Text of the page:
Foreign Policy

Trump to Blacklist More Chinese Companies Without Explanation

JM Ashby
Written by JM Ashby

Once you start singling out and adding specific foreign companies to an export control blacklist and never actually substantiate the decision, it's evidently a slippery slope.

The Trump regime justified the decision to prohibit American businesses from exporting goods to Chinese-owned telecommunications giant Huawei by saying, but never providing evidence, that the company is a threat to national security.

I'm not qualified to say if they are or not, but the Trump regime recently expanded those export controls to block even foreign companies, such as Taiwan Semiconductor Manufacturing Company (TSMC), from exporting their products to Huawei if they're manufactured using an American-owned patent. And more recently, the regime imposed similar sanctions on China's largest chipmaker, Semiconductor Manufacturing International Corporation (SMIC), again with no explanation or substantial evidence.

Reuters reports that the Trump regime is now planning to add China’s Ant Group -- whose parent company is Alibaba (basically China's version of Amazon) -- to the Commerce Department's blacklist. And they're doing this even though Ant's mobile payment app is not actually available to Americans.

WASHINGTON (Reuters) - The U.S. State Department has submitted a proposal for the Trump administration to add China’s Ant Group to a trade blacklist, according to two people familiar with the matter, before the financial technology firm is slated to go public.

The move comes as China hardliners in the Trump administration are seeking to send a message to deter U.S. investors from taking part in the initial public offering for Ant. The dual listing in Shanghai and Hong Kong could be worth up to a record $35 billion. [...]

While the Alipay payment app is currently unavailable for American users in the United States, according to a spokesperson for Ant, Trump administration officials fear the Chinese government could access sensitive banking data belonging to future U.S. users.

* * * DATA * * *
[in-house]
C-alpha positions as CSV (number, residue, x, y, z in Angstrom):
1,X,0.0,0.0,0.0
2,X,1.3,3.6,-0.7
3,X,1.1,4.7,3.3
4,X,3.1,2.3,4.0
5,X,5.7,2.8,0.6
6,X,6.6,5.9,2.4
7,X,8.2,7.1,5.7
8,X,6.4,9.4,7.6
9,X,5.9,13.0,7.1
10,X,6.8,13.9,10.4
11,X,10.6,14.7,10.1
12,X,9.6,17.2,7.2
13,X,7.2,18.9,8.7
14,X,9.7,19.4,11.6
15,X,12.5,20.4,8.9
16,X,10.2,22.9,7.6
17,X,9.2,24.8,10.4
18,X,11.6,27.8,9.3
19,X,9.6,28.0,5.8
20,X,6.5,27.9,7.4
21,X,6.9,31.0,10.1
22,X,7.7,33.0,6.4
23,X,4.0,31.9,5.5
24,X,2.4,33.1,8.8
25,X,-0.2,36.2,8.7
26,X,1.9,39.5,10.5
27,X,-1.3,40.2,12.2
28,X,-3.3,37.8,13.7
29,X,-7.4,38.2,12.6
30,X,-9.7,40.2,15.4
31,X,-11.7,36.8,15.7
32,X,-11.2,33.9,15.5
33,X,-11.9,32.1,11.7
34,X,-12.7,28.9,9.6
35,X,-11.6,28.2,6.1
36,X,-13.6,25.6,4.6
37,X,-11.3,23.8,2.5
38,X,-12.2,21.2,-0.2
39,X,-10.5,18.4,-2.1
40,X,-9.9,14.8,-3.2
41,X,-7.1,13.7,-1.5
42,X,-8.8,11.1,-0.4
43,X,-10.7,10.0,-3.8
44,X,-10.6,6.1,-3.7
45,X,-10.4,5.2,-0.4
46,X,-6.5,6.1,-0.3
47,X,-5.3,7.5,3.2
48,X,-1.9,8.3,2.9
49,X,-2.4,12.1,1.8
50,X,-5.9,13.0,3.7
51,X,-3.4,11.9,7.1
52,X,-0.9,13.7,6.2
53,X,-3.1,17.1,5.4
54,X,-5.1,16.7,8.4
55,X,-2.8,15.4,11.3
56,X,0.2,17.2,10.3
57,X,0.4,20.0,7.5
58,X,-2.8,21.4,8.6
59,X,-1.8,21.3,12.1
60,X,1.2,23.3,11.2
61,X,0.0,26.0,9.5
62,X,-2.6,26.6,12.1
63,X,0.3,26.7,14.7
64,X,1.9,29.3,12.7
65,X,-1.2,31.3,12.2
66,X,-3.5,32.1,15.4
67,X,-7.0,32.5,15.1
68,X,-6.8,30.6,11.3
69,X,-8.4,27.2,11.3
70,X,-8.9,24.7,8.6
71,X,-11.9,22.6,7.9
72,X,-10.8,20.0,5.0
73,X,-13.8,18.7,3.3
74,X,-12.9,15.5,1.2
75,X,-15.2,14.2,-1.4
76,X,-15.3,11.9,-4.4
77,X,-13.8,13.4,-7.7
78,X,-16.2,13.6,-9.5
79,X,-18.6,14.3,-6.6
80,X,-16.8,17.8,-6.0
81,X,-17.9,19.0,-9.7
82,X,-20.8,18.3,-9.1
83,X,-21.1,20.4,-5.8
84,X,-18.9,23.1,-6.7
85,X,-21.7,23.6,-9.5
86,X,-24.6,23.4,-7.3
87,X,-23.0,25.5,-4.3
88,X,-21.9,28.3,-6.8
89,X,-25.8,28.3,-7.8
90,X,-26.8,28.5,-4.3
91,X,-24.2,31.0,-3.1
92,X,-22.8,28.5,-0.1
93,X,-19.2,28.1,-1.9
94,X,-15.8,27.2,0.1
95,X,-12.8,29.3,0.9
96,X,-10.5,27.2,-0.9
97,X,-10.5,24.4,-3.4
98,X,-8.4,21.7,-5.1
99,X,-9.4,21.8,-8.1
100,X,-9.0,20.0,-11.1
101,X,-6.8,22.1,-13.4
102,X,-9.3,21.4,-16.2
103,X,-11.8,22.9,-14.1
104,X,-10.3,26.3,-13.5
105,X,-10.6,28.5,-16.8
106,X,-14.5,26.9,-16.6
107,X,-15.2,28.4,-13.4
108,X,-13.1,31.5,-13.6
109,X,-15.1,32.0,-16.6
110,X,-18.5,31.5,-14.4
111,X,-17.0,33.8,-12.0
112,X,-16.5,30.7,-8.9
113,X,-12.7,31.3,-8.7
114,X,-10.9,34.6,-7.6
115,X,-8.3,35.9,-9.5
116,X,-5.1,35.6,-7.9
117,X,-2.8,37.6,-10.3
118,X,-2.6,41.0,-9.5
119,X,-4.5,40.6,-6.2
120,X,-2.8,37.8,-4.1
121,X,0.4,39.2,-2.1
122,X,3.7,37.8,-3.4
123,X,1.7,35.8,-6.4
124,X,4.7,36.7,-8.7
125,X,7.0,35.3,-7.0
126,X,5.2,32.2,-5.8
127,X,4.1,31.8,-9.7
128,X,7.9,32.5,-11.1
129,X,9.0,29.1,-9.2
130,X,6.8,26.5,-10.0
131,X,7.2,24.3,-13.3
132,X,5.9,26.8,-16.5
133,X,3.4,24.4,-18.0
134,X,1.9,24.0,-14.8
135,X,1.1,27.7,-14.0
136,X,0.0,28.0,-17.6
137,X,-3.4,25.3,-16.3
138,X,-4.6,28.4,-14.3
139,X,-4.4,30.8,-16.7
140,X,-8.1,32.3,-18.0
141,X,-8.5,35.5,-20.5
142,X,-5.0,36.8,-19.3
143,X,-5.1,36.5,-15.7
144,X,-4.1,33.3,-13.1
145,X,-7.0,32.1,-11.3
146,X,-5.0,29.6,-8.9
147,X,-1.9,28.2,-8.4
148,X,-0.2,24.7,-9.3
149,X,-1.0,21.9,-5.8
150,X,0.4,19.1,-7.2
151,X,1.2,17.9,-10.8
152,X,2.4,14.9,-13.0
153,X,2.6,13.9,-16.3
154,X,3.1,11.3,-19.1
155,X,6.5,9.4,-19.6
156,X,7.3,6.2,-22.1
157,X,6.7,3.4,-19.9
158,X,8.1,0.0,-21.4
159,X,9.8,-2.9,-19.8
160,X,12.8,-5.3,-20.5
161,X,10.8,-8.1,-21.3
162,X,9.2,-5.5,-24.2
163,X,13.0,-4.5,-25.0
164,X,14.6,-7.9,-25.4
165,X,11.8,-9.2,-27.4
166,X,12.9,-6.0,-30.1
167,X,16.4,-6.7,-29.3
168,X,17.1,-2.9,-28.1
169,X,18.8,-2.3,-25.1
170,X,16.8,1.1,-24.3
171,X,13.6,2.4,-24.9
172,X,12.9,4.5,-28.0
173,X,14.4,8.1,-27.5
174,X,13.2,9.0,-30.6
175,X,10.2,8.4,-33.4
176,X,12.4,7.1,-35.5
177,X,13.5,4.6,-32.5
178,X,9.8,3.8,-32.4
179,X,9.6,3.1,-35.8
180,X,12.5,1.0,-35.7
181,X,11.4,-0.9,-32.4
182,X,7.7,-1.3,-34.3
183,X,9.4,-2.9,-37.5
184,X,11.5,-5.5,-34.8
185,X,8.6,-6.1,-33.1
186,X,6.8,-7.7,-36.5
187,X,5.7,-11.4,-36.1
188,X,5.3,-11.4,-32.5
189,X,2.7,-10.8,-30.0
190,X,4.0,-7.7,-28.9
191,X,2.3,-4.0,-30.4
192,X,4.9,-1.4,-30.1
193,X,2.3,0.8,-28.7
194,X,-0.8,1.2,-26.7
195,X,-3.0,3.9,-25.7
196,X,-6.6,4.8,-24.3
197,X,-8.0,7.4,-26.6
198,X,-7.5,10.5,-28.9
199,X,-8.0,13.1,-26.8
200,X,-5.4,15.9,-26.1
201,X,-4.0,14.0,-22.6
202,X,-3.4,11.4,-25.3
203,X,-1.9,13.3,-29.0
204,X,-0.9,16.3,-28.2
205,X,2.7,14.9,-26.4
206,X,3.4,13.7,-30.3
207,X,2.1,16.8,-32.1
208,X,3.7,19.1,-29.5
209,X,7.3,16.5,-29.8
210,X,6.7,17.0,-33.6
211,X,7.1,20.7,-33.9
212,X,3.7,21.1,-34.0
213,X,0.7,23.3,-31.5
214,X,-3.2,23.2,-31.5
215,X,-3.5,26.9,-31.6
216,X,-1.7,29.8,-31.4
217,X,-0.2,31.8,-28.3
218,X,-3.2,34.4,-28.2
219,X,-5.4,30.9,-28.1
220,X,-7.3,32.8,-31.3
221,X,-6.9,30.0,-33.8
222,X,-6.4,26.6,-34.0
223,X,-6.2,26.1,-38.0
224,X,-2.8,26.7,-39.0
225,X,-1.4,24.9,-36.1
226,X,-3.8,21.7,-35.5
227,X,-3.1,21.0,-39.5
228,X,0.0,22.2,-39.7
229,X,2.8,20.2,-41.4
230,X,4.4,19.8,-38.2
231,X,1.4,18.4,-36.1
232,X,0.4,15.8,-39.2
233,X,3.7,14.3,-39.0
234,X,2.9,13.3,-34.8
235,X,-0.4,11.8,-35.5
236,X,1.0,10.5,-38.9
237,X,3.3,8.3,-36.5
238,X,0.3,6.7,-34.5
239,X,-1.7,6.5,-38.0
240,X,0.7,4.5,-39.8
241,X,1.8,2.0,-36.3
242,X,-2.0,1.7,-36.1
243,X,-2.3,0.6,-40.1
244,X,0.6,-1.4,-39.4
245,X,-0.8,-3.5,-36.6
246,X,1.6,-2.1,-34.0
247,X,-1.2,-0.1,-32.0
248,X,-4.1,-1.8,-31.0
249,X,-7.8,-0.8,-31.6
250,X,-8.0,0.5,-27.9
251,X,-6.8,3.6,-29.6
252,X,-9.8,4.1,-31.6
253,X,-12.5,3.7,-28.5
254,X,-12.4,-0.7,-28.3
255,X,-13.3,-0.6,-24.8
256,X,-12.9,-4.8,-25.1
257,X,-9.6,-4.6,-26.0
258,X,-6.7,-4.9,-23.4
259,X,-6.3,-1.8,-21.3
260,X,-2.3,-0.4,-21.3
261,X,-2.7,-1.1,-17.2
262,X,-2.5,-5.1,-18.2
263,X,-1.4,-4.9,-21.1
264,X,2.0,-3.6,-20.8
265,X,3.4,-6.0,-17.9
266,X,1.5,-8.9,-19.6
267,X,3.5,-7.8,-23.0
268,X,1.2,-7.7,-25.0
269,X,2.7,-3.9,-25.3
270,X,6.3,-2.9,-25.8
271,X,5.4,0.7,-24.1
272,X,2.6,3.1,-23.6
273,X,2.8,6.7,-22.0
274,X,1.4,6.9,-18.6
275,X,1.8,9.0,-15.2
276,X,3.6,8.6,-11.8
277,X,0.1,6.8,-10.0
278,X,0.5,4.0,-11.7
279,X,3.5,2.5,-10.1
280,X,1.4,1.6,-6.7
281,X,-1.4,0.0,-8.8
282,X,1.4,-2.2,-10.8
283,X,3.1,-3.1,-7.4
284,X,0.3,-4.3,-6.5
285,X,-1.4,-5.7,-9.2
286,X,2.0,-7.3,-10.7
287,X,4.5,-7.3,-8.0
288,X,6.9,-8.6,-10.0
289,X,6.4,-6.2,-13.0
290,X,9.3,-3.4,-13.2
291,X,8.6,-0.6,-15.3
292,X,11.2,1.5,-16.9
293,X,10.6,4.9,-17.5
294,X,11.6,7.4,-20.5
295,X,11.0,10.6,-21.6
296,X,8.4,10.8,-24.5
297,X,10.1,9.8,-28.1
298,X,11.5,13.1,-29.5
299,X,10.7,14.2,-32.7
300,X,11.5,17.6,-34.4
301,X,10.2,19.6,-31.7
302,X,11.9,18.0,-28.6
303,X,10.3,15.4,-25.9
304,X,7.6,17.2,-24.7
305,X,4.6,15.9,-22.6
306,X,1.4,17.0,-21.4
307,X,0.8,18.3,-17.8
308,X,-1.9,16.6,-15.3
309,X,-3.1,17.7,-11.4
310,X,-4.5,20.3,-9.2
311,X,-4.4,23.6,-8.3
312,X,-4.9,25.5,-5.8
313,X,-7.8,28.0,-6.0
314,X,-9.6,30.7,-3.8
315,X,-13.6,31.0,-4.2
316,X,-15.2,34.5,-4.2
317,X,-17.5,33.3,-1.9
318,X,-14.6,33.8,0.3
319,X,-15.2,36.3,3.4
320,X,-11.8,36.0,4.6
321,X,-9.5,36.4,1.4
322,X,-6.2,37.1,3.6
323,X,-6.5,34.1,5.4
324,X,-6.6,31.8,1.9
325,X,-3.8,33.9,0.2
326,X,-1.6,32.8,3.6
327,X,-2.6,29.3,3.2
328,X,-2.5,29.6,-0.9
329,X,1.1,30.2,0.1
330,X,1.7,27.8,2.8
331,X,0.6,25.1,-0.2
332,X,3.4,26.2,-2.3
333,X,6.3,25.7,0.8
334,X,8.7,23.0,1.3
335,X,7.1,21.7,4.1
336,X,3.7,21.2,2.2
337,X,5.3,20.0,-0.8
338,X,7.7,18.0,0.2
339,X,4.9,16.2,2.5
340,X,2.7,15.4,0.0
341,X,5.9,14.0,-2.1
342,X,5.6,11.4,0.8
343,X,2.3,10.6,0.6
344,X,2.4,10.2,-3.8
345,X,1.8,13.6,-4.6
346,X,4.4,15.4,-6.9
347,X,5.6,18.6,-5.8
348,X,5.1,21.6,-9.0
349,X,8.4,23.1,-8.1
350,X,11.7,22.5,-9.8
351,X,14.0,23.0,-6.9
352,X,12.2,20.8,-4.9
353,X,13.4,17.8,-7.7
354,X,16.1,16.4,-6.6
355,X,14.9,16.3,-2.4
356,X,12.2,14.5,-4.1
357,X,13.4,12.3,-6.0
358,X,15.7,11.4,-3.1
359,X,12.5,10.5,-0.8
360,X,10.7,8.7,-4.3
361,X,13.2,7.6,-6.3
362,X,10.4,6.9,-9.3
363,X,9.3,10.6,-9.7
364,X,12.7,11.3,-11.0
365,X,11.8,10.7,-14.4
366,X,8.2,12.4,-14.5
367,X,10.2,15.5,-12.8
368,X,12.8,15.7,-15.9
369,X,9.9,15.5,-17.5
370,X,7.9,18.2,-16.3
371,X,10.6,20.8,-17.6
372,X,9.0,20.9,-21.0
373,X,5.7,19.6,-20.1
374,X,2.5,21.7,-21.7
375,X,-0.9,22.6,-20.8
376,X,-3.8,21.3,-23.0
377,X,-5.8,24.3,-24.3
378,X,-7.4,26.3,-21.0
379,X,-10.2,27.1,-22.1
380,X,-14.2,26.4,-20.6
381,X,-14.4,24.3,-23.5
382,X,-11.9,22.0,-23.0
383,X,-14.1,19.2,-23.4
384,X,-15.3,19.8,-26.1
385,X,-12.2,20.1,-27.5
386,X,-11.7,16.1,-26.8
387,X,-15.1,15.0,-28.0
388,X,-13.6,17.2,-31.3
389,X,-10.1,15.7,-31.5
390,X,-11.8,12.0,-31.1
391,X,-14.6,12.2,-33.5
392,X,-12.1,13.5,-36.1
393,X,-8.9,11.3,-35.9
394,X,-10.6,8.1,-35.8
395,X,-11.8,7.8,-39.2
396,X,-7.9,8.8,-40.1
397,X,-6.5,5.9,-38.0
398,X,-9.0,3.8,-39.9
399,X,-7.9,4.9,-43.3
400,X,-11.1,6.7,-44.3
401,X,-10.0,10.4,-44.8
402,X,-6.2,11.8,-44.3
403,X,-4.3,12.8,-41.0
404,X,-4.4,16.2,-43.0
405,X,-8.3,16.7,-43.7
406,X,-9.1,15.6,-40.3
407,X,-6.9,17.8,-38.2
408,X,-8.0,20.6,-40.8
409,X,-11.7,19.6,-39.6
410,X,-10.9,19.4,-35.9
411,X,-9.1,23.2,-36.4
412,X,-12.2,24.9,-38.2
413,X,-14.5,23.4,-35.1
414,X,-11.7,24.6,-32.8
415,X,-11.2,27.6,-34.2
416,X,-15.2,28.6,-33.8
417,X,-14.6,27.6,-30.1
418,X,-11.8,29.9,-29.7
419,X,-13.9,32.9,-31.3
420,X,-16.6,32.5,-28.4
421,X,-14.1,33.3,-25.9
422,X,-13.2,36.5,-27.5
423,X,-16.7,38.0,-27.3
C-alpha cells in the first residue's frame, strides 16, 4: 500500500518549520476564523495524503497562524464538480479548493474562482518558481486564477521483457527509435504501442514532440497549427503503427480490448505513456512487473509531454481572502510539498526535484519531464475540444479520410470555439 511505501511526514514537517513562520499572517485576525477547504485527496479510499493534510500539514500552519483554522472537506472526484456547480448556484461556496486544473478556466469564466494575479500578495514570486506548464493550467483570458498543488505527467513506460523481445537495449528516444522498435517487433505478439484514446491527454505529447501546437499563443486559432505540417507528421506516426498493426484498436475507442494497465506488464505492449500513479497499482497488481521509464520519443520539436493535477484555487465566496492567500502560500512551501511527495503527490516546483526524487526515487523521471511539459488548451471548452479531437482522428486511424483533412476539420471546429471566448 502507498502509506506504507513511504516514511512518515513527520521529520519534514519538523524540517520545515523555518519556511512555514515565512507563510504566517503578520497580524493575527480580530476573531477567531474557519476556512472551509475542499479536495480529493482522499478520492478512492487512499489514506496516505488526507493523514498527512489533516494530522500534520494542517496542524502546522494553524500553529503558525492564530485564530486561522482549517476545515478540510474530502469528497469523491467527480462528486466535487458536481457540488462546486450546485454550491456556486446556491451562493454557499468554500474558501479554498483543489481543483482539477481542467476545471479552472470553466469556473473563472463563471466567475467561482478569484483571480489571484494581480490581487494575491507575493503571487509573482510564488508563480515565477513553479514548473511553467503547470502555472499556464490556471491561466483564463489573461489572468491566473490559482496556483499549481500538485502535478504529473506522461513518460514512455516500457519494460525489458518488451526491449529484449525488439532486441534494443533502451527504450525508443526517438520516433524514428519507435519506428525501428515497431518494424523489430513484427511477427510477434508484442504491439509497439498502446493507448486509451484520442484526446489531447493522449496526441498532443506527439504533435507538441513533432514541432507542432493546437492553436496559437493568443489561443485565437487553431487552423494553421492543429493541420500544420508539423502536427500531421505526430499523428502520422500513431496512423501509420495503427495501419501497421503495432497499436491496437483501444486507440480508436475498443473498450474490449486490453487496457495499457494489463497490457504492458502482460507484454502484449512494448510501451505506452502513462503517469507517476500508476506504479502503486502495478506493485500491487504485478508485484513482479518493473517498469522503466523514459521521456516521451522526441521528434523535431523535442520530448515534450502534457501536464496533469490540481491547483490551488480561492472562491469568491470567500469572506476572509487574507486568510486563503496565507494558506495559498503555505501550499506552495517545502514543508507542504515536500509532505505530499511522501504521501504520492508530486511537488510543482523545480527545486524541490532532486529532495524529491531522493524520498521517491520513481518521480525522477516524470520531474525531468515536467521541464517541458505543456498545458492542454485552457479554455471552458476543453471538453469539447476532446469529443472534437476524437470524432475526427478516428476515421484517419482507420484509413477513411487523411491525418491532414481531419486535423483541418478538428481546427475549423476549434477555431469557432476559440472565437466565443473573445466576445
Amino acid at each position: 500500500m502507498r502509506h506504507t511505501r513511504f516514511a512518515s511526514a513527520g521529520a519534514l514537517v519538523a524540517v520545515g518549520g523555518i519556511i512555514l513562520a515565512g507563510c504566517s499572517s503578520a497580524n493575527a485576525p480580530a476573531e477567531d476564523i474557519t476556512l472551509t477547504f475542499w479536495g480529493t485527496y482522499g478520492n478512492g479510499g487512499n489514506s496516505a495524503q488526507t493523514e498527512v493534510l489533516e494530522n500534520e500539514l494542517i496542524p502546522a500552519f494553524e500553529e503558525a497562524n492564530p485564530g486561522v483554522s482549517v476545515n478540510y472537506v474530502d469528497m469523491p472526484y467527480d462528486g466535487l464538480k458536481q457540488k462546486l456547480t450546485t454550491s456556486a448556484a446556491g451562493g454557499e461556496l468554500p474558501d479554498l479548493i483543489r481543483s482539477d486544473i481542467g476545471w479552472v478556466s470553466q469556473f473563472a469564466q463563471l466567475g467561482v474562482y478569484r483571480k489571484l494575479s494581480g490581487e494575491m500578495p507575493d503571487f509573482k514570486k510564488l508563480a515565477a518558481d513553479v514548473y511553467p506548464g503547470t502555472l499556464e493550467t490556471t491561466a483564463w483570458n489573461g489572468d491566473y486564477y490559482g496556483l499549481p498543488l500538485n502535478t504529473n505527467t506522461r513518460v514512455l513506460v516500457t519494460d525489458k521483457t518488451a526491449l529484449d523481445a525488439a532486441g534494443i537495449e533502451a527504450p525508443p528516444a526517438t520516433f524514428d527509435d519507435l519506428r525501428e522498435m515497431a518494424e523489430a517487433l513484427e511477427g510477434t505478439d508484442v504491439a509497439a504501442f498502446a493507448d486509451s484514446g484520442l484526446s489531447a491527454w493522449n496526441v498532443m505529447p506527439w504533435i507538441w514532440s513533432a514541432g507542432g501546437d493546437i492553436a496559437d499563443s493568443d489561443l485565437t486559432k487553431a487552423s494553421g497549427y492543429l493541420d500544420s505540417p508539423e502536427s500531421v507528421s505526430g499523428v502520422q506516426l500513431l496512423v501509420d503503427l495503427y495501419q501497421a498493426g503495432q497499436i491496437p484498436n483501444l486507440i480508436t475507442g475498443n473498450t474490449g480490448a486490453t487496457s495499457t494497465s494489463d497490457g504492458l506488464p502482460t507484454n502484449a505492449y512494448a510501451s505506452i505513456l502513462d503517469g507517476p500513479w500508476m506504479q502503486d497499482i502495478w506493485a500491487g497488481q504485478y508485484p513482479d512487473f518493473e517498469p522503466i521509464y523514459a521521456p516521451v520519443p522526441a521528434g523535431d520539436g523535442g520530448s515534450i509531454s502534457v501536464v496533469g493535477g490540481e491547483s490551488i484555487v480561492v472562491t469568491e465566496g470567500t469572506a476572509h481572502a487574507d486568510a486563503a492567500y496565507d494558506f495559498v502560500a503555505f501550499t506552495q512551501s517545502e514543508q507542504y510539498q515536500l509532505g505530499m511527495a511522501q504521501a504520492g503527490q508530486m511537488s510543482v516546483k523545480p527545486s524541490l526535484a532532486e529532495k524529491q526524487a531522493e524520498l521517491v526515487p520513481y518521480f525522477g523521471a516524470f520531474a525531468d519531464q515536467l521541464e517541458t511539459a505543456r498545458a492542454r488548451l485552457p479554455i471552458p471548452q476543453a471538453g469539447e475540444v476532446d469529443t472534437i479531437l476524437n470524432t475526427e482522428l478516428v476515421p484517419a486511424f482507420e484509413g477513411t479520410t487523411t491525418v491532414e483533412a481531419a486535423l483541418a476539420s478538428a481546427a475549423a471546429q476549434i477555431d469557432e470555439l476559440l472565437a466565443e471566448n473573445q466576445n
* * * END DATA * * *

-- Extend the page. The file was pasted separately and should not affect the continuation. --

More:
So, this looks like corporate sabotage carried by the U.S. government in the name of "national security."

China's foreign ministry had a similar reaction to the news, saying that the United States is "abusing the concept of national security" to "oppress foreign countries."

And you know what? I find it very hard to push back against that. It would be easier if the Trump regime actually substantiated a single thing.

I don't know exactly how the hypothetical Biden administration will handle China's growing technological and economic influence but, whatever they do, I believe we'll actually get some explanation for it. At the very least, I'll feel more confident that their decisions are not made on a whim or just because the president has a bug up his ass about various things or all the things.

We can't even say to what extent these decisions are being made just because Trump wants to look tough on the campaign trail because anything, even the worst possible explanations, are all plausible under Trump.

Trump himself has no integrity so it follows that his foreign policy has no integrity.

  • muselet

    If there’s a logic to blacklisting Ant Group, it’s really well-hidden.

    Alipay would be competing against Apple Pay, Google Pay and the contactless payment systems of just about every major retailer in the country. Unless there’s something jaw-droppingly wonderful about Alipay—it’s a mobile payment app, so I’ll guess there isn’t—it would start on the back foot here in the US.

    More likely, Reuters is right and this is the administration trying to scare investors away from the Ant IPO, just because it can. Which isn’t supposed to be in the remit of an American presidential administration, but since when has Donald Trump cared about little details like that?

    –alopecia